MD5 file hashes were also generated for each file. Having an MD5 hash for each file allows us to do two important things: to identify and/or eliminate redundant files, and to support provenance auditing during the repository ingest process. A freeware PERL application called Integrity (http://therockquarry.com/integrity.htm) provided batch MD5 hash calculations and report exporting capabilities. Unfortunately, integrating the two reports was not trivial due to differences between the two applications in file name recursion and omission of hidden files.

Create working copies of all files and protect the original copies: Before proceeding with appraisal, it is necessary to create a copy of the copies in order to avoid having to recover files from the original media in the event of inadvertent file corruption or damage during appraisal. The wisdom of this decision was demonstrated once during the project when we attempted to access a disc that had already been copied and were presented with disc format prompt! Remember: we are assuming that the original media are not stable or reliable, so we do not wish to access them any more than necessary. The original bit copies should be made read-only or locked by the file system to ensure that the original copies will remain unmodified. This is also a good time to create a copy of all the files on removable media along with a copy of the file and disc level indexes.

Observations on the Digital Archeology Process

The process just described is effective and reliable so long as all participants in the process are diligent and consistent in their actions. The use of spreadsheets for file indexing and metadata collection is highly effective in that it allows team members to track issues that arise, presents a familiar and intuitive user interface for data collection, and can be easily exported and manipulated. Unfortunately, once the appraisal process begins, the file hierarchy changes as files are removed, moved, or altered in accordance with collection development. The end result is that the original file index no longer represents the working directory structure and must be regenerated at the completion of the appraisal process. This is not a problem in itself, but creates a challenge in trying to carry forward the comments and other notes from the original file index. In our case it was relatively simple to manually copy these notes, but in a case where a larger number of files or discs are involved, or if an institution must frequently perform digital archeology, a more robust solution must be implemented to track the process. A database or Web-based application could easily be developed to track each file from its original physical location through appraisal and ingest. Data entry for a database application might demand more effort initially, but will reduce error and effort later in the process.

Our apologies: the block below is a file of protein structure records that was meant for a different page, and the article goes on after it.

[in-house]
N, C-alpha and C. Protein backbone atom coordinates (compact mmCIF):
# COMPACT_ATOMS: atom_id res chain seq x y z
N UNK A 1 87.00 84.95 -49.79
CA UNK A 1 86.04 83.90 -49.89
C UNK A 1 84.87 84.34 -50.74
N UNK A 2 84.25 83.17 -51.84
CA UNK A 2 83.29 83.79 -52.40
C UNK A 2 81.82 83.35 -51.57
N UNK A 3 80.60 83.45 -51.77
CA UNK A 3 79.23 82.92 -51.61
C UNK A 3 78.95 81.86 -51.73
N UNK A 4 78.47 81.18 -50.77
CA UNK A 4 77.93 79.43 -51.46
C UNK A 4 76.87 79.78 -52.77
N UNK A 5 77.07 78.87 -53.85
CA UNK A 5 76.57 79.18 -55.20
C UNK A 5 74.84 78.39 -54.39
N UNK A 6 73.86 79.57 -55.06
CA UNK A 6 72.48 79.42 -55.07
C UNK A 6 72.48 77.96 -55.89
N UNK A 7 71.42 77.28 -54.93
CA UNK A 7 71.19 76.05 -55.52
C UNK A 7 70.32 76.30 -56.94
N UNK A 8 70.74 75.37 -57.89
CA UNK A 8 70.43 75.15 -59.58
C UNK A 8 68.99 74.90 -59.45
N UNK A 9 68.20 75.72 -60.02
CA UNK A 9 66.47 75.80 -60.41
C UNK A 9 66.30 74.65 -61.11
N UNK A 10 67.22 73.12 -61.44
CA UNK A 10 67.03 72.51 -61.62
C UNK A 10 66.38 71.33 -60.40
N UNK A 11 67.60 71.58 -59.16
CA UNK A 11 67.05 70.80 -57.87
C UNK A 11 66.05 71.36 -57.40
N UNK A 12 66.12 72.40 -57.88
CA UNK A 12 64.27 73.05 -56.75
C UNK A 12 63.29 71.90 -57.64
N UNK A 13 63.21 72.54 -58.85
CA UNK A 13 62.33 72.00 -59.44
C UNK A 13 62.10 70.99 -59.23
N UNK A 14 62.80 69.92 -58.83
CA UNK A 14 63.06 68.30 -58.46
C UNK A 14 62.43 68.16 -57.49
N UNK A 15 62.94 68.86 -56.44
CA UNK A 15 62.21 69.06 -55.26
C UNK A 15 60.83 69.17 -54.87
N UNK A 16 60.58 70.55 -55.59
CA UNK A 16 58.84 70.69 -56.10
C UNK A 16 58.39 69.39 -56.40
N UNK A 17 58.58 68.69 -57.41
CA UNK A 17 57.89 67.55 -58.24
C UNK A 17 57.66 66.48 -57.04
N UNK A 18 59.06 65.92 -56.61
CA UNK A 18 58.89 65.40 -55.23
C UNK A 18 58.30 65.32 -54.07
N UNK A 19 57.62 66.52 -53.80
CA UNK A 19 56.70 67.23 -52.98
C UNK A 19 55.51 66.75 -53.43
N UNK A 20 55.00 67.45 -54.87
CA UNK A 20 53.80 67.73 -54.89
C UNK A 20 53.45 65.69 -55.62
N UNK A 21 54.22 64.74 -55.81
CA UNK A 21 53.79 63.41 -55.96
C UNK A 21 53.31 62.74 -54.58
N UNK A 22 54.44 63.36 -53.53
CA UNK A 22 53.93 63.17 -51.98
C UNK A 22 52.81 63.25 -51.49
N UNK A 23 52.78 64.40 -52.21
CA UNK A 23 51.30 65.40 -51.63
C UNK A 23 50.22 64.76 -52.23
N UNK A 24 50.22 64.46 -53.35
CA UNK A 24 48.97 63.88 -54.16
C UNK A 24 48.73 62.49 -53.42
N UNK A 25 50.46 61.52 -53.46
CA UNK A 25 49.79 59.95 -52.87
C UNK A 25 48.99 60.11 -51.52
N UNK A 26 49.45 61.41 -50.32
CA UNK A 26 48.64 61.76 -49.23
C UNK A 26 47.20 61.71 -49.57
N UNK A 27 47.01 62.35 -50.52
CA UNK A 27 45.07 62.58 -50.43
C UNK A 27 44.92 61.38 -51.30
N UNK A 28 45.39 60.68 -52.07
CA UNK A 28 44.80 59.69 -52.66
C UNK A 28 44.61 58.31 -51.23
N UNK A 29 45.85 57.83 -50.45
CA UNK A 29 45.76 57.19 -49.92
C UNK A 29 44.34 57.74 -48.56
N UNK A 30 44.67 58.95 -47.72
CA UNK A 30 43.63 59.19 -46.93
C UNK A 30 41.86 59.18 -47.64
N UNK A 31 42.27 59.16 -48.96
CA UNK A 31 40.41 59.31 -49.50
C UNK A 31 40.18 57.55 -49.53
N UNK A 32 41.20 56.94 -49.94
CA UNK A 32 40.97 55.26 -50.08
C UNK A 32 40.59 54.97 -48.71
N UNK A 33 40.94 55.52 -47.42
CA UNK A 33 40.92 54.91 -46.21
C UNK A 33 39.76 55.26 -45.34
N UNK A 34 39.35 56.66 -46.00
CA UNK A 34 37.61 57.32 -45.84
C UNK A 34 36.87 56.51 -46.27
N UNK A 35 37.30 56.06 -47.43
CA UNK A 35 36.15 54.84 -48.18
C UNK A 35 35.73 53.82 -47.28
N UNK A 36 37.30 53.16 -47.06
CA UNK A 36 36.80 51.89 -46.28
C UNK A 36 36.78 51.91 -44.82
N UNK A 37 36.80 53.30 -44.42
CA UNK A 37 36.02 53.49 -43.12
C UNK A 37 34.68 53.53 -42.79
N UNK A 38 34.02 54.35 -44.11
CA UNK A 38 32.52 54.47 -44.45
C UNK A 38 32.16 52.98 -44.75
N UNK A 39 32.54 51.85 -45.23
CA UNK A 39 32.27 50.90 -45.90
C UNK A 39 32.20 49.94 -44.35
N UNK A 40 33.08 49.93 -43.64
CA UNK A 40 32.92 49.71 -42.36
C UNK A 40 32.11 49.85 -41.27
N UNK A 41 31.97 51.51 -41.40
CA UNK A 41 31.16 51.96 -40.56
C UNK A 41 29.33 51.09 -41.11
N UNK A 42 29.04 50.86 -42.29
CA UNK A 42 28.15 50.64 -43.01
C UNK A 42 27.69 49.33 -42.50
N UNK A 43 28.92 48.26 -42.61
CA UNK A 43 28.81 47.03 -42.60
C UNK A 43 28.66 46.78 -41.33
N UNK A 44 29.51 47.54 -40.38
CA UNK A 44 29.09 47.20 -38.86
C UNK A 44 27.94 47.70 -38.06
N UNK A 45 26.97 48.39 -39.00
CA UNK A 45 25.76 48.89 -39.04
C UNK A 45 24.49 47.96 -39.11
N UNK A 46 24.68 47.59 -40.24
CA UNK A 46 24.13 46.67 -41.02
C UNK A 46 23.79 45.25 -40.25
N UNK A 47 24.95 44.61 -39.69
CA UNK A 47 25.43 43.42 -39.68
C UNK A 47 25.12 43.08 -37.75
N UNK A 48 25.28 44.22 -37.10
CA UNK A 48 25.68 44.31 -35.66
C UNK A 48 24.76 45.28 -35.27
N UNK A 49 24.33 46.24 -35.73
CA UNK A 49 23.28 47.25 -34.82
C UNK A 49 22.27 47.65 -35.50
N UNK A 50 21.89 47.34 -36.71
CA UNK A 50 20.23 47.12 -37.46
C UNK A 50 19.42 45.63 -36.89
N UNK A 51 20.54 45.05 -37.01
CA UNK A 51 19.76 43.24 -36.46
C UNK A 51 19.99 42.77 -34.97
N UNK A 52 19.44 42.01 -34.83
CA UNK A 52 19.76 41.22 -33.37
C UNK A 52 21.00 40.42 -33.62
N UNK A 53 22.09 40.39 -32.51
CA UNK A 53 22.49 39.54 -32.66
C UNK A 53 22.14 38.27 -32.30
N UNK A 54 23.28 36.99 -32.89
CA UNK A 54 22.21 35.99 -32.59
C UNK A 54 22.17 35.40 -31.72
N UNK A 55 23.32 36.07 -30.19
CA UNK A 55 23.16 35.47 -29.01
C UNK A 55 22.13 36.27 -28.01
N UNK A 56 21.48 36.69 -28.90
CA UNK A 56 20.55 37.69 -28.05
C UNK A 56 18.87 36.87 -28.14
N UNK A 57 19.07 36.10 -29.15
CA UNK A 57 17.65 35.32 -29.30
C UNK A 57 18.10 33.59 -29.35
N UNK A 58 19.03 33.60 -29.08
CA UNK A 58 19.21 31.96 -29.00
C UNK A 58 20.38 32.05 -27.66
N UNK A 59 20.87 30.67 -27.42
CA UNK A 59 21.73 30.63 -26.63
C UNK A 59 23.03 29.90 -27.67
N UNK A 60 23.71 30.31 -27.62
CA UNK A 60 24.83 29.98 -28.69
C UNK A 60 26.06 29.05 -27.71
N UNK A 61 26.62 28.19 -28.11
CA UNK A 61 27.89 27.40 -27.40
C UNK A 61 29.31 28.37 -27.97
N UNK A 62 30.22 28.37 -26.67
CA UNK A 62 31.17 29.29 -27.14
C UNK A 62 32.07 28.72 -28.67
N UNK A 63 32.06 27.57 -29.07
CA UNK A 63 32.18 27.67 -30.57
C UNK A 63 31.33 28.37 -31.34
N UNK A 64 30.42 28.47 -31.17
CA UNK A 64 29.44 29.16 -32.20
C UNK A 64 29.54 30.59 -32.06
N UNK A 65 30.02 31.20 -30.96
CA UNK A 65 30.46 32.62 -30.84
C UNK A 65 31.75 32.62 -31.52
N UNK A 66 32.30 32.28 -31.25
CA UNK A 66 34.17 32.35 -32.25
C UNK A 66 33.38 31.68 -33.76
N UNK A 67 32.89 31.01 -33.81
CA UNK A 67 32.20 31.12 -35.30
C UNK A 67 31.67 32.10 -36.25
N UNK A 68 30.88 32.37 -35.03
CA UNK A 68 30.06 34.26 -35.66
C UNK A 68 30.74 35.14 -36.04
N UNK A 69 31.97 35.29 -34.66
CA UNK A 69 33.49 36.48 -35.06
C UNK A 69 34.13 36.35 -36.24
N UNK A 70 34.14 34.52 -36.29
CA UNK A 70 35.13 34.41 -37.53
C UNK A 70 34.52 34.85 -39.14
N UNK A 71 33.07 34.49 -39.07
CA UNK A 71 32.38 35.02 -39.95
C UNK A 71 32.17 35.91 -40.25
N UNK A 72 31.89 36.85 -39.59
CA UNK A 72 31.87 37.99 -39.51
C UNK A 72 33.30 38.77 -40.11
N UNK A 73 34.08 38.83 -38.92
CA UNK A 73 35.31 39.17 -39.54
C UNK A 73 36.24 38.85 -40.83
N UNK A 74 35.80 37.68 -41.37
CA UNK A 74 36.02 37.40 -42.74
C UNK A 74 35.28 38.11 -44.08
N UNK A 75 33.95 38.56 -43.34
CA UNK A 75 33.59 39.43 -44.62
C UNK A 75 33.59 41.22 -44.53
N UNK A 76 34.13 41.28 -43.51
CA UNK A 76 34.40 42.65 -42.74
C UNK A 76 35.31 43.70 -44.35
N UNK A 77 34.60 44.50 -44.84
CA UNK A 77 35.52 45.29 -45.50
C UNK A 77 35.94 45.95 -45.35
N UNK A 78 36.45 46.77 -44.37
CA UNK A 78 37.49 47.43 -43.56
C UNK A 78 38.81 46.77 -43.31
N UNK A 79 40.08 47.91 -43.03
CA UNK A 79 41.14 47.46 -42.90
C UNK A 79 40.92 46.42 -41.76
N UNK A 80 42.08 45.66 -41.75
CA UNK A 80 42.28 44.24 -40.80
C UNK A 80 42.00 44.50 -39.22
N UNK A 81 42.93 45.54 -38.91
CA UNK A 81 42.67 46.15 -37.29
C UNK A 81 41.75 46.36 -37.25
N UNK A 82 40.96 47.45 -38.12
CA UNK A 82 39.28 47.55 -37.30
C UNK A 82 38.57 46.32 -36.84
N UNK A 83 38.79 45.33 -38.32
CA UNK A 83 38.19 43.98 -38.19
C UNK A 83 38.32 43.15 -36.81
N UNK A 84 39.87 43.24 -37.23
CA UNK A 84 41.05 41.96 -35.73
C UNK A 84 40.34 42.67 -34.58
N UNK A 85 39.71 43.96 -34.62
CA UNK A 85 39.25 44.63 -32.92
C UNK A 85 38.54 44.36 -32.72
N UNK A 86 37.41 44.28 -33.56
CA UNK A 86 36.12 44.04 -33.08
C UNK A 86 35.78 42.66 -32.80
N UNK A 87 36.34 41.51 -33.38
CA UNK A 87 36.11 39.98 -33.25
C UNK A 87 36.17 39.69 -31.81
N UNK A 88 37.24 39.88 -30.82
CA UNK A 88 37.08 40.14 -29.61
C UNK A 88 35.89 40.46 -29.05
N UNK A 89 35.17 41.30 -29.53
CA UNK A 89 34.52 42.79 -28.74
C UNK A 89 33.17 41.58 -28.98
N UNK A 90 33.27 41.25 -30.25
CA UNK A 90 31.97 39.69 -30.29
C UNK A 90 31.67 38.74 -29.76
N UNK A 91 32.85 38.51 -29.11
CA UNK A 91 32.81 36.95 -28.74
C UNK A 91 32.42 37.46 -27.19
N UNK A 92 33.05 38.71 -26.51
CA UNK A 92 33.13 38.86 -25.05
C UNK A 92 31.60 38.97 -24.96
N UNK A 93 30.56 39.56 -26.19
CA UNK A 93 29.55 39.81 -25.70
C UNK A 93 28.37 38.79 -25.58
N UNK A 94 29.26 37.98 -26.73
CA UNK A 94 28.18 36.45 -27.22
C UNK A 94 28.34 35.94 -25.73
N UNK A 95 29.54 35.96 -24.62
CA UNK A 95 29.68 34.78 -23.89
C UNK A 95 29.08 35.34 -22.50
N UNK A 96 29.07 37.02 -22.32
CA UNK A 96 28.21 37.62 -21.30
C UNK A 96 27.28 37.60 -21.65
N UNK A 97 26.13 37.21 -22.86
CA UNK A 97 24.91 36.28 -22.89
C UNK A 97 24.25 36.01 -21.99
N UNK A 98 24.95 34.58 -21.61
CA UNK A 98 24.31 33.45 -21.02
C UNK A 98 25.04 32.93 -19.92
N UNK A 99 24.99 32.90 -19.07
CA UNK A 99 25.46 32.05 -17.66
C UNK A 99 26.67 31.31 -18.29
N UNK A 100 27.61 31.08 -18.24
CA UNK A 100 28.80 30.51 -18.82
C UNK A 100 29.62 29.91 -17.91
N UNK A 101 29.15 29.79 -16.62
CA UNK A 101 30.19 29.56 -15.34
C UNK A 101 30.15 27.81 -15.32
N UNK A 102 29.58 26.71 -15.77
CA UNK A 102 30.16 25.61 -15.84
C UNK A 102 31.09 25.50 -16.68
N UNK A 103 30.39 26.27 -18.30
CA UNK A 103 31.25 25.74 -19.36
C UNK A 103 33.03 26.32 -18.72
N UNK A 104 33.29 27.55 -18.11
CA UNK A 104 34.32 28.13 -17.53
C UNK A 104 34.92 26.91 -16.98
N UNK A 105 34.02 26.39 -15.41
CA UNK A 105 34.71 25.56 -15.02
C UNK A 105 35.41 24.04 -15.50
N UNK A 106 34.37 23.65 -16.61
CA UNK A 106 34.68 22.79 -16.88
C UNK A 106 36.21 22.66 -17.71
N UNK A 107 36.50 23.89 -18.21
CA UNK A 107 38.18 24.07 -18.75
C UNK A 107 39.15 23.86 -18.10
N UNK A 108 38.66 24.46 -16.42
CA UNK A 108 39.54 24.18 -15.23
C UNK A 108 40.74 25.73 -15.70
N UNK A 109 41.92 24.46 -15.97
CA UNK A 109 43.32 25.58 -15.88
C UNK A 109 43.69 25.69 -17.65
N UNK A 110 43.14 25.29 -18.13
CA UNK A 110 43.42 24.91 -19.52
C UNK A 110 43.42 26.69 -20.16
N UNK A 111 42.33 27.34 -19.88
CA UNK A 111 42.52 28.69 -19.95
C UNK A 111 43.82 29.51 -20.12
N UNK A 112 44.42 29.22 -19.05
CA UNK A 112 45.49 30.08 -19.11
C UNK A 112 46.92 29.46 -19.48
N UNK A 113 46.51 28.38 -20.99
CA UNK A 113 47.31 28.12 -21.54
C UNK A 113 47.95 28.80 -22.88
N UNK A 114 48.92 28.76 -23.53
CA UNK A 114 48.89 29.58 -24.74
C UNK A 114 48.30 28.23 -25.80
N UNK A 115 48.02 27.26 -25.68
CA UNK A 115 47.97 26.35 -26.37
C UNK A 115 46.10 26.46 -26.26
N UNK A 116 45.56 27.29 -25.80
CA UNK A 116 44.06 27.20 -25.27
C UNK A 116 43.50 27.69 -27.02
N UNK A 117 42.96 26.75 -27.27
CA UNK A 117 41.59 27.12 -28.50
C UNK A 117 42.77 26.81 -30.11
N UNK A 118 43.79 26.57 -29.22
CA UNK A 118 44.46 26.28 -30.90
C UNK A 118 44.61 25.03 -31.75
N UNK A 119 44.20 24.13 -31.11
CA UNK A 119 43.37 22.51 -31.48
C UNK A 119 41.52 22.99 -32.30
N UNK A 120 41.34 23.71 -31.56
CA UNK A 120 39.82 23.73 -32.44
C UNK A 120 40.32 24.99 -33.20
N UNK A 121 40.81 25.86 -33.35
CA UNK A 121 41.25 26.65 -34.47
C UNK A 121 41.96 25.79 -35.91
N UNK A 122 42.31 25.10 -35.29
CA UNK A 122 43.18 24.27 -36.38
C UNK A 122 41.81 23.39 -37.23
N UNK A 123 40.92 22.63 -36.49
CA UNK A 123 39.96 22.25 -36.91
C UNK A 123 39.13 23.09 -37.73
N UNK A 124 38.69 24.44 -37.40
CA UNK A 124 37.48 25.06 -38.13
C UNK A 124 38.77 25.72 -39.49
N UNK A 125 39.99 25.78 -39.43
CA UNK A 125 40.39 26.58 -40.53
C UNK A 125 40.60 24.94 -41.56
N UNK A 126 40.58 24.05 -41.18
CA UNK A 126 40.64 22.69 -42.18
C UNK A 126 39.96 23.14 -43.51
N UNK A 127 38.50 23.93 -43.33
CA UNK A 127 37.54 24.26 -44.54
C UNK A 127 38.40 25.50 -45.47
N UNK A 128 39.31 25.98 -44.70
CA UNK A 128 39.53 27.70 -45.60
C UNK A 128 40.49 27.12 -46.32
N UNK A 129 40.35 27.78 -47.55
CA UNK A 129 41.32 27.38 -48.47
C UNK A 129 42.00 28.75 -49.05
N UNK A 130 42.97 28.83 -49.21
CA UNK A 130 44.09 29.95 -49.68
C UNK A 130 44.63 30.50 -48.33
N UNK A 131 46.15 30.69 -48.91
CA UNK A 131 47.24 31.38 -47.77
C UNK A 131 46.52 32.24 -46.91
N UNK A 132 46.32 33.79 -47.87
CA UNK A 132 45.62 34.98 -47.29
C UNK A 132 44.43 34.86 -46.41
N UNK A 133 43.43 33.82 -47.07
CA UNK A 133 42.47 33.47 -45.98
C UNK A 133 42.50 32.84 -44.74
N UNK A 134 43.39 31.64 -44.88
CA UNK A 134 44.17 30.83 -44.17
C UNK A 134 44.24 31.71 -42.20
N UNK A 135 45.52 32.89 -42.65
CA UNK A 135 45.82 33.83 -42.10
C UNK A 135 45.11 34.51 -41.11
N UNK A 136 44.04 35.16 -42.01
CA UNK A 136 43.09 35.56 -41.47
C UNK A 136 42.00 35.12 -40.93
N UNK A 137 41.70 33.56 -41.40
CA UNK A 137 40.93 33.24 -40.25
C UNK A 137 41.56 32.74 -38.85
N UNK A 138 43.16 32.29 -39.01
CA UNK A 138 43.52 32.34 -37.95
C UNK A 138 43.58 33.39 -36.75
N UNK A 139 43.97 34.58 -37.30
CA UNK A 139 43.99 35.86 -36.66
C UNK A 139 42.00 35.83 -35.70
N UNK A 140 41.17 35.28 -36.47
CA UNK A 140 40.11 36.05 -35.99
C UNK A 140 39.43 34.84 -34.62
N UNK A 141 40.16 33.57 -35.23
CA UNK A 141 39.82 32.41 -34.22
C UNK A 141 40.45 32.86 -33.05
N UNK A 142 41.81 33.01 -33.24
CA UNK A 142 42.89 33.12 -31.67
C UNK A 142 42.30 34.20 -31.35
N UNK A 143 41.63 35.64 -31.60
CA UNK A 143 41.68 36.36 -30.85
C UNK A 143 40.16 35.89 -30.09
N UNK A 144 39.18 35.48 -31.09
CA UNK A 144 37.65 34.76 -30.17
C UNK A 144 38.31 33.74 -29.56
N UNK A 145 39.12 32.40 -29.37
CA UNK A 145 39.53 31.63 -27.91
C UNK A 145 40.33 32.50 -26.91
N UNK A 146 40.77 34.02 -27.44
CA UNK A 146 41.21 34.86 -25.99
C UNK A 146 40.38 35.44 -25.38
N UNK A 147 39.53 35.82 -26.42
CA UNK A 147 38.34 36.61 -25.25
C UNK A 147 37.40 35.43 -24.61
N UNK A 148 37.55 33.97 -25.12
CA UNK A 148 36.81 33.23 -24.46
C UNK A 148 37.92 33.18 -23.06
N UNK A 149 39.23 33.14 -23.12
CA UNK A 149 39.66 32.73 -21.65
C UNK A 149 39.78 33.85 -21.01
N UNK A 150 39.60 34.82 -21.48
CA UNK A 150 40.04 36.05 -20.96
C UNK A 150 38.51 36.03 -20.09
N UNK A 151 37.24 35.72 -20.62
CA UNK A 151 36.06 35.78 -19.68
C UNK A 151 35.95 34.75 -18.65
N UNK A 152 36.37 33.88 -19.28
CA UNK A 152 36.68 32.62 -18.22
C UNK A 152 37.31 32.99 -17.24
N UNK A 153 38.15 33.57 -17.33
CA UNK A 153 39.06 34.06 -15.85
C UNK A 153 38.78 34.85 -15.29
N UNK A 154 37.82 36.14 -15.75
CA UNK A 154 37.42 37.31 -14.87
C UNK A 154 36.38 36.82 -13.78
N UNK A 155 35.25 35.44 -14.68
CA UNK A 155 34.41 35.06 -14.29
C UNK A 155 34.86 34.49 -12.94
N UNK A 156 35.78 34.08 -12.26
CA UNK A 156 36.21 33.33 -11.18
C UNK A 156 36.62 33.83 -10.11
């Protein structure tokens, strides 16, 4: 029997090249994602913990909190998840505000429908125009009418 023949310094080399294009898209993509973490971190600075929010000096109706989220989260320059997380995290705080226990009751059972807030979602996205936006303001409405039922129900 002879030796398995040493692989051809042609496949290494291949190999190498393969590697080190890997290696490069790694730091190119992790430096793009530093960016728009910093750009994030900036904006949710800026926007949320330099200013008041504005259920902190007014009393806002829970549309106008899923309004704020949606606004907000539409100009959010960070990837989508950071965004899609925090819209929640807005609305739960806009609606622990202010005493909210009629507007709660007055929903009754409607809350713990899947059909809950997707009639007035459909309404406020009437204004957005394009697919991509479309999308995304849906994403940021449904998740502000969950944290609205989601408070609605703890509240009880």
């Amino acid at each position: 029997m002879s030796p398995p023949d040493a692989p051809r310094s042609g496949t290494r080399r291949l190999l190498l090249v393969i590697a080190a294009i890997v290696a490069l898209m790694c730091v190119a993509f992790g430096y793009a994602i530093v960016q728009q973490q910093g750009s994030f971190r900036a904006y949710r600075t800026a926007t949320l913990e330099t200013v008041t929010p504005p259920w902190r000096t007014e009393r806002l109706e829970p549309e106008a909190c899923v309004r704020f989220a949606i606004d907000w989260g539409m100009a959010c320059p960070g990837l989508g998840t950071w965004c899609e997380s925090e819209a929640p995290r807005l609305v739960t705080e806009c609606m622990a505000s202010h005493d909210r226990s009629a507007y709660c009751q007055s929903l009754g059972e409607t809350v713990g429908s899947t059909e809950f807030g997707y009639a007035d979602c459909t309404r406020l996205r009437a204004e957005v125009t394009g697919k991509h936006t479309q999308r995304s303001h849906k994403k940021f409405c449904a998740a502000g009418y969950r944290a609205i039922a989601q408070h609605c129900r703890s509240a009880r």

A number of choices may be made about the depth and veracity of metadata generation. For example, we captured only the prevailing physical labeling on each disc. It is possible however to go further with physical description, including notes about scratched-out or previous disc labels, disc types and capacity (e.g.: double-sided, 800 Kb), and other such externalities. An especially eager archivist may decide to scan or photograph the disc itself and include an image in the repository for posterity. Furthermore, the operating system may include additional attributes that cannot be captured by a simple file listing. For example, Macintosh files and directories may have customized icons or priority (color) labeling. The depth of description is ultimately a judgment call on the part of the archivist, who should consider the time and resources available for the project against the added benefit of richer description in the context of the collection's purpose.

A second metadata issue involves file and disc creation dates. As indicated earlier, Macintosh's Hierarchical File System (HFS) supports disc creation dates while Windows' File Allocation Table (FAT) does not. Additionally, when a Macintosh file is copied, the creation date of the original is maintained while a copy performed in Windows resets the file creation date to the date of copy. This subtle difference forced us to manually adjust metadata for files copied from FAT formatted discs and files copied using a Windows workstation. We made note of the change in the comments field to inform provenance, but such a fundamental difference is sure to cause issues for similar projects performed in completely Windows-based environments. Solutions to the creation date problem must be found, possibly in the form of new copy utilities for use in Windows environments.